Value of 7T MRI and post‐processing in patients with nonlesional 3T MRI undergoing epilepsy presurgical evaluation

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Abstract

Objective

Ultra‐high‐field 7‐Tesla (7T) magnetic resonance imaging (MRI) offers increased signal‐to‐noise and contrast‐to‐noise ratios, which may improve visualization of cortical malformations. We aim to assess the clinical value of in vivo structural 7T MRI and its post‐processing for the noninvasive identification of epileptic brain lesions in patients with pharmacoresistant epilepsy and nonlesional 3T MRI who are undergoing presurgical evaluation.

Methods

Sixty‐seven patients were included who had nonlesional 3T MRI by official radiology report. Epilepsy protocols were used for the 3T and 7T acquisitions. Post‐processing of the 7T T1‐weighted magnetization‐prepared two rapid acquisition gradient echoes sequence was performed using the morphometric analysis program (MAP) with comparison to a normal database consisting of 50 healthy controls. Review of 7T was performed by an experienced board‐certified neuroradiologist and at the multimodal patient management conference. The clinical significance of 7T findings was assessed based on intracranial electroencephalography (ICEEG) ictal onset, surgery, postoperative seizure outcomes, and histopathology.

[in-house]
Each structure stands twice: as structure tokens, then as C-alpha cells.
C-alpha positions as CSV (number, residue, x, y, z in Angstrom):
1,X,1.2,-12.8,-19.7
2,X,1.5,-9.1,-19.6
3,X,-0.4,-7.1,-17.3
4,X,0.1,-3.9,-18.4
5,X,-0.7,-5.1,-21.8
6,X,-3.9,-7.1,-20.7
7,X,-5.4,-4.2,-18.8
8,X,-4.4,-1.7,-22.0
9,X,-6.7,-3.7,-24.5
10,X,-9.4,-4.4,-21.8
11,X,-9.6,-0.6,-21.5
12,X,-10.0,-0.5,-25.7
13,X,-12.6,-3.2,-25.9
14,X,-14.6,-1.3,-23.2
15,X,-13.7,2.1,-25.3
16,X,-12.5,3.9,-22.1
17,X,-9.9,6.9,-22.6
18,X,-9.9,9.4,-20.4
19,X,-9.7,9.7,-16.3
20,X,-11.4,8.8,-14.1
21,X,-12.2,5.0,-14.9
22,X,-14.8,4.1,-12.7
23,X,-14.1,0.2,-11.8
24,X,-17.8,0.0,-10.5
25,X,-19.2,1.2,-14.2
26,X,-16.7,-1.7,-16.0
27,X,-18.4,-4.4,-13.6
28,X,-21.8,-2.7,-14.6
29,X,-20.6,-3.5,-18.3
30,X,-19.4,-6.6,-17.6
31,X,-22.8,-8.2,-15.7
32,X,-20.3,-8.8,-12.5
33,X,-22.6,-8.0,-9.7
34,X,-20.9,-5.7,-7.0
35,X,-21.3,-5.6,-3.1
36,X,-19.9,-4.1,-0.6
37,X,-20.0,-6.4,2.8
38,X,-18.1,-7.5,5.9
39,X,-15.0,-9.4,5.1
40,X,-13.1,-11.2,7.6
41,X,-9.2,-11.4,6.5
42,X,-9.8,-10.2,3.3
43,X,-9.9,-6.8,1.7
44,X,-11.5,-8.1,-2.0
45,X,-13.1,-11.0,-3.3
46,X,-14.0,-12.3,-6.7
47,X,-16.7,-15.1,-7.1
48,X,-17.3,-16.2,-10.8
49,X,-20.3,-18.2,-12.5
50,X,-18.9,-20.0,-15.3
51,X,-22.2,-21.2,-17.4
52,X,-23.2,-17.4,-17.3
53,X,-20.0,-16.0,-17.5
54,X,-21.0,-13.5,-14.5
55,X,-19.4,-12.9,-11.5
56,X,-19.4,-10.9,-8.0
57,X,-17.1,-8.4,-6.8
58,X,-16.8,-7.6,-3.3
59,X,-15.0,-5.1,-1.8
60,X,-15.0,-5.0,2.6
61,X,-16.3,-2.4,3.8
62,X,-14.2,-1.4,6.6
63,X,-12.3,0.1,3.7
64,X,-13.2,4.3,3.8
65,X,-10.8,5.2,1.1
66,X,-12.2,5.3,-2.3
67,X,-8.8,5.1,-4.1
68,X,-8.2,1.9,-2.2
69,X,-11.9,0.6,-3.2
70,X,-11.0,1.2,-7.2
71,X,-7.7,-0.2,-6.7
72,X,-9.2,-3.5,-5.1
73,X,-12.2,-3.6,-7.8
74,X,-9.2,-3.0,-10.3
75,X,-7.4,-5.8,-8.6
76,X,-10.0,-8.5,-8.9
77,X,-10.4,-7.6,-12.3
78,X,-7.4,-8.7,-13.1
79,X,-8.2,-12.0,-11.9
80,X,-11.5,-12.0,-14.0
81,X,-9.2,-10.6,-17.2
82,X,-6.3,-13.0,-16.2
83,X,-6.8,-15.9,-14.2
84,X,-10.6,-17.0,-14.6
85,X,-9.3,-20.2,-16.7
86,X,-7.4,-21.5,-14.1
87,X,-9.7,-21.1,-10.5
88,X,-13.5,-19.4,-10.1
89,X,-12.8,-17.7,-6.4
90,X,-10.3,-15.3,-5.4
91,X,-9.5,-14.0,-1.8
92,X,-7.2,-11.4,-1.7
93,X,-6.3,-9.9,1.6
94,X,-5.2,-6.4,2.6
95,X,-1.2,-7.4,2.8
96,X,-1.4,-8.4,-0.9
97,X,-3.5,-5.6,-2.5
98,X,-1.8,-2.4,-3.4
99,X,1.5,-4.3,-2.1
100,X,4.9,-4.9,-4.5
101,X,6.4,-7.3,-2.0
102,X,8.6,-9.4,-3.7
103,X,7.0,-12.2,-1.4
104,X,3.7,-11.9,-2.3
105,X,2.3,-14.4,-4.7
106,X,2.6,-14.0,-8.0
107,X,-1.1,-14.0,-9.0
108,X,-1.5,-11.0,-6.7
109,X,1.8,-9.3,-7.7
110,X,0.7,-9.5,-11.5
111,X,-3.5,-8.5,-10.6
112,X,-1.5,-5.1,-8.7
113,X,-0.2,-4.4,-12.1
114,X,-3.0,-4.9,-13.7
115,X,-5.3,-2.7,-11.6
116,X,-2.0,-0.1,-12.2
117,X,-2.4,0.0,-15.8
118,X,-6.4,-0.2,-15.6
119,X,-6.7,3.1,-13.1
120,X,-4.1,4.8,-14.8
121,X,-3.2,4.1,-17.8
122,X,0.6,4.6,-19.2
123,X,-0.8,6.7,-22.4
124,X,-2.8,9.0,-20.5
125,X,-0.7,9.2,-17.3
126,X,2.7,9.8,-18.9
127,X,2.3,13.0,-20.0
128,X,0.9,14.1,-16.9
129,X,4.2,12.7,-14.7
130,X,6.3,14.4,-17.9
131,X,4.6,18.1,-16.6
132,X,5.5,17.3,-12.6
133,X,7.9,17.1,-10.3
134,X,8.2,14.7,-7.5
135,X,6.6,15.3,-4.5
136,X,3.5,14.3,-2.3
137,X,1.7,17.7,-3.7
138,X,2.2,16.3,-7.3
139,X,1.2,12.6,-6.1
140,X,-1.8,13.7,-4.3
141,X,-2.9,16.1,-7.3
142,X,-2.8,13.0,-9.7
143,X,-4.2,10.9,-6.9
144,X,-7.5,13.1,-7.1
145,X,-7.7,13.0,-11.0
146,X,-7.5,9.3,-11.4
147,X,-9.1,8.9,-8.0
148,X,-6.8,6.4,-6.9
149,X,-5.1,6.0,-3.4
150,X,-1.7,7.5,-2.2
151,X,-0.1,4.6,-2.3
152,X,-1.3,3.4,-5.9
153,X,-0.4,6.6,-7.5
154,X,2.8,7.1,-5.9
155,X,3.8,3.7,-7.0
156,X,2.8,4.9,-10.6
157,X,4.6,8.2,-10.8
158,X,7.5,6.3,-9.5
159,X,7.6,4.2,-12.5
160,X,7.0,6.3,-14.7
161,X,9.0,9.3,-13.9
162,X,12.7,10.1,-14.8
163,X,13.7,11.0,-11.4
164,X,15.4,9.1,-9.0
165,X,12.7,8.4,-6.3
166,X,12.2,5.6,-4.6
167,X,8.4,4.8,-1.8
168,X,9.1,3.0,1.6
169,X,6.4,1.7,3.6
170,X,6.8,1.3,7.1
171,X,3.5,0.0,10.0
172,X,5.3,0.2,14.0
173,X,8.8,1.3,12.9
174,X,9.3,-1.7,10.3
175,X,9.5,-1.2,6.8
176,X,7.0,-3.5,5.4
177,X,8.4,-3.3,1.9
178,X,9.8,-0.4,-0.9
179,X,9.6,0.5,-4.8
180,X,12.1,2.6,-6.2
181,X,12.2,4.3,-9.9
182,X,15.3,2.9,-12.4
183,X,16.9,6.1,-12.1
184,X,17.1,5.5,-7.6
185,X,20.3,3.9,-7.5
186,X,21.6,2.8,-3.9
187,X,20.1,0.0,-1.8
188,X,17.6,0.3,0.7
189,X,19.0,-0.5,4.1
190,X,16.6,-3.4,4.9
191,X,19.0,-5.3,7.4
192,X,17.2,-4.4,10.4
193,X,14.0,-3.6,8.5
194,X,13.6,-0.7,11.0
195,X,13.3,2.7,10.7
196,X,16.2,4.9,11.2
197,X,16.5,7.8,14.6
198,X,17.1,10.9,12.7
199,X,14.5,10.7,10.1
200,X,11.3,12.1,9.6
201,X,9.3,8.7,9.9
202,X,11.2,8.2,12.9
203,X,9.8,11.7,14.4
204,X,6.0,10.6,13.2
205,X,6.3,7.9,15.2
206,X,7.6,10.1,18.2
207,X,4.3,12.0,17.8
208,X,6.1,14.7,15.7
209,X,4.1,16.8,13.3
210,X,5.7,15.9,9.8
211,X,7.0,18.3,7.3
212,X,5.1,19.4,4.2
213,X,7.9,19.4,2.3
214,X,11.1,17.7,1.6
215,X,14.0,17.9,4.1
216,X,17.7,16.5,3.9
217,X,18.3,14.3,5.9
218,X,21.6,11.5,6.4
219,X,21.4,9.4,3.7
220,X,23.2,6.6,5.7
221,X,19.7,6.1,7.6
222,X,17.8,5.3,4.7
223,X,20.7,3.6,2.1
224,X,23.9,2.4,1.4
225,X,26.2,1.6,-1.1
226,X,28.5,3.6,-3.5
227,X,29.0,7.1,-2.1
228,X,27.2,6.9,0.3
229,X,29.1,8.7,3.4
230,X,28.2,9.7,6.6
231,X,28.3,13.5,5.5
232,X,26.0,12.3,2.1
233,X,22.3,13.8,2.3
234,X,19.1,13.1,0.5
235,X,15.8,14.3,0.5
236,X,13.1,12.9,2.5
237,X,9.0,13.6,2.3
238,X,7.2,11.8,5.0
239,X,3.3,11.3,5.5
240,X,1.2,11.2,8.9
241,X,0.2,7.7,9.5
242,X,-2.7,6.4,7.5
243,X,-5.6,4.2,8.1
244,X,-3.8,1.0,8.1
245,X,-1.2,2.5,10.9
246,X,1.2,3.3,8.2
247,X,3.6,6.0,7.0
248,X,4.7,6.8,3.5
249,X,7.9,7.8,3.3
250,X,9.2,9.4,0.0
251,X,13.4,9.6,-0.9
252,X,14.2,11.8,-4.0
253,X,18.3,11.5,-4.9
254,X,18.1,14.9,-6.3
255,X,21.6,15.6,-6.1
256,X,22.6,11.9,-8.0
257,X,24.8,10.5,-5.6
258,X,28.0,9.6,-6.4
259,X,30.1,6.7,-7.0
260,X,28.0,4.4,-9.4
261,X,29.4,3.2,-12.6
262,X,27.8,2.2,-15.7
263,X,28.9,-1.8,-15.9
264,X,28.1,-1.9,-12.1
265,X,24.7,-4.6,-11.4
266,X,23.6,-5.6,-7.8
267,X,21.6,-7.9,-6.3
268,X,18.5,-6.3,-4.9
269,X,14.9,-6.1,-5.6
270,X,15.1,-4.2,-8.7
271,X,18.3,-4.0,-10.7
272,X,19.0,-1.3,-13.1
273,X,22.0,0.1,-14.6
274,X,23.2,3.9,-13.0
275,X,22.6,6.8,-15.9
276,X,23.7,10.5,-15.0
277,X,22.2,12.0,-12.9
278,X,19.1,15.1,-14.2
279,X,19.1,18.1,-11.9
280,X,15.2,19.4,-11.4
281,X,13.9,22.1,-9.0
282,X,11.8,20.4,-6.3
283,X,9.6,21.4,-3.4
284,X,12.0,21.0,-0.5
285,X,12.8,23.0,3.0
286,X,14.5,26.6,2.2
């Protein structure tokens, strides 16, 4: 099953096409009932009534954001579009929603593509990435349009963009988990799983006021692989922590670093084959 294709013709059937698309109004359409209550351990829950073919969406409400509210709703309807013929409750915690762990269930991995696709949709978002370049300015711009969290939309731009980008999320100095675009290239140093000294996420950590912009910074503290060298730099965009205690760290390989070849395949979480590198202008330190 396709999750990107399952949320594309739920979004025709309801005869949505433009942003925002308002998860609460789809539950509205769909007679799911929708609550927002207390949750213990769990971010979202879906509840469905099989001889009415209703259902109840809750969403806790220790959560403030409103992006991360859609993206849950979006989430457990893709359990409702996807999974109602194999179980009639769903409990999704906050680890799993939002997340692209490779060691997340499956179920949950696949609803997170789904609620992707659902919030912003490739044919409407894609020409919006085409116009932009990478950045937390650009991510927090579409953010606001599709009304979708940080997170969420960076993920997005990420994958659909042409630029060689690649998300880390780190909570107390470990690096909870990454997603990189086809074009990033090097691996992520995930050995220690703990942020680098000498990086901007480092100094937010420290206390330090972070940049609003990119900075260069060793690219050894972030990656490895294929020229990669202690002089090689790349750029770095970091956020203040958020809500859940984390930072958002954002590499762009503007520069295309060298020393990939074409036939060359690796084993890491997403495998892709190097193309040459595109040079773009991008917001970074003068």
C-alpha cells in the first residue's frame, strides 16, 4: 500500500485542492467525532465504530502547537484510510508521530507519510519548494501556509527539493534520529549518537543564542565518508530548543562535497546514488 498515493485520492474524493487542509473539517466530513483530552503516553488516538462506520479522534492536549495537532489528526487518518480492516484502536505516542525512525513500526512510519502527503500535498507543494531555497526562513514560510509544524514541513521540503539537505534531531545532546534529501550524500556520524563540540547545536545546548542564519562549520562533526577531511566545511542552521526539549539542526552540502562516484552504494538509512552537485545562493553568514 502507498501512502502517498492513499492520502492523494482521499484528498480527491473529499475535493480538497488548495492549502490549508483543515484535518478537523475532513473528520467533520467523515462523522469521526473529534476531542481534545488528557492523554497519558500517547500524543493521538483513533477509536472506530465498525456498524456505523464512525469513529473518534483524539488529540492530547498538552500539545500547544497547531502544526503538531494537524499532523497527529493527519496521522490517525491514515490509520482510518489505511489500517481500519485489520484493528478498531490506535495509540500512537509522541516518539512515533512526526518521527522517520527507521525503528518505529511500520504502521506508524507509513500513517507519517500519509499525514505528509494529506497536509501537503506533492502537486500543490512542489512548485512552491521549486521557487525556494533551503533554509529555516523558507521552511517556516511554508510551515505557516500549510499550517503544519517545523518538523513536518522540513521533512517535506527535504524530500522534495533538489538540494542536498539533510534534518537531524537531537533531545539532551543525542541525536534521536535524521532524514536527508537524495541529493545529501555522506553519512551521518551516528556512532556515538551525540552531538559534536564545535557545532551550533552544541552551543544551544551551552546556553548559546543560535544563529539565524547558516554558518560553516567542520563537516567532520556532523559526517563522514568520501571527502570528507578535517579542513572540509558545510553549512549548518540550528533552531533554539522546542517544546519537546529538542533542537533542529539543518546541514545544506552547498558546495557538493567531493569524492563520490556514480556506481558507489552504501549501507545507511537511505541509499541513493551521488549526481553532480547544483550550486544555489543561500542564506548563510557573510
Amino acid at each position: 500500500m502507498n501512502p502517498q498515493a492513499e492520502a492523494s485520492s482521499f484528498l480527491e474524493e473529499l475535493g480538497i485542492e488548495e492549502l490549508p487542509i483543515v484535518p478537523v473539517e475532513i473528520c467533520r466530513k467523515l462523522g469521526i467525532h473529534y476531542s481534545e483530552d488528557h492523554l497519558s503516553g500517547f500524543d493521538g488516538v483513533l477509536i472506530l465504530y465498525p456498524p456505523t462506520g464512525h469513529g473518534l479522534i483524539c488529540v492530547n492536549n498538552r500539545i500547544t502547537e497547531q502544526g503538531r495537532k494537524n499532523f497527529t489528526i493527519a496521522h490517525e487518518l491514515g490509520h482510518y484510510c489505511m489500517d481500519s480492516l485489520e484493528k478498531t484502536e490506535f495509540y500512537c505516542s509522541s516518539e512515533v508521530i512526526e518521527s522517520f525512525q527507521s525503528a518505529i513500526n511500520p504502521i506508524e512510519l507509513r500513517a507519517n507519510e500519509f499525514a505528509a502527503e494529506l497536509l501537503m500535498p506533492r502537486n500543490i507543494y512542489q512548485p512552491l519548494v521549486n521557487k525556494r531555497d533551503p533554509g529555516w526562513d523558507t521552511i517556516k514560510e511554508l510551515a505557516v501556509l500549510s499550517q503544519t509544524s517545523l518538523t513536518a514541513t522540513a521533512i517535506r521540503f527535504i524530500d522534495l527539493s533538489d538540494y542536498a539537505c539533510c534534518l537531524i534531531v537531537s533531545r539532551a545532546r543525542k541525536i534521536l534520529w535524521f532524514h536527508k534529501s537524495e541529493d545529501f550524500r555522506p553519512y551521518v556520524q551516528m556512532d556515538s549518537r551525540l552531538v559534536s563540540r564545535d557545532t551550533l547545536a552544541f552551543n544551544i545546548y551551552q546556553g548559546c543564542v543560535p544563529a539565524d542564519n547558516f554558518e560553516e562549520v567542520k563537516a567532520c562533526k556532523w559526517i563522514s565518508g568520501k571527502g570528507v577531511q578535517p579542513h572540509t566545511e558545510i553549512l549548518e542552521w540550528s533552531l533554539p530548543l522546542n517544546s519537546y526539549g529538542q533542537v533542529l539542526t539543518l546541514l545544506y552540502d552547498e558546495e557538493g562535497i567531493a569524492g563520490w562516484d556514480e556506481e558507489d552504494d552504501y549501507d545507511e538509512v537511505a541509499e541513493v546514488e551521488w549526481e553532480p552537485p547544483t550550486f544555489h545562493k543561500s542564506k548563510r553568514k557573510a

Results

Unaided visual review of 7T detected previously unappreciated subtle lesions in 22% (15/67). When aided by 7T MAP, the total yield increased to 43% (29/67). The location of the 7T‐identified lesion was identical to or contained within the ICEEG ictal onset in 13 of 16 (81%). Complete resection of the 7T‐identified lesion was associated with seizure freedom (P = .03). Histopathology of the 7T‐identified lesions encountered mainly focal cortical dysplasia (FCD). 7T MAP yielded 25% more lesions (6/24) than 3T MAP, and showed improved conspicuity in 46% (11/24).

Significance

Our data suggest a major benefit of 7T with post‐processing for detecting subtle FCD lesions for patients with pharmacoresistant epilepsy and nonlesional 3T MRI.

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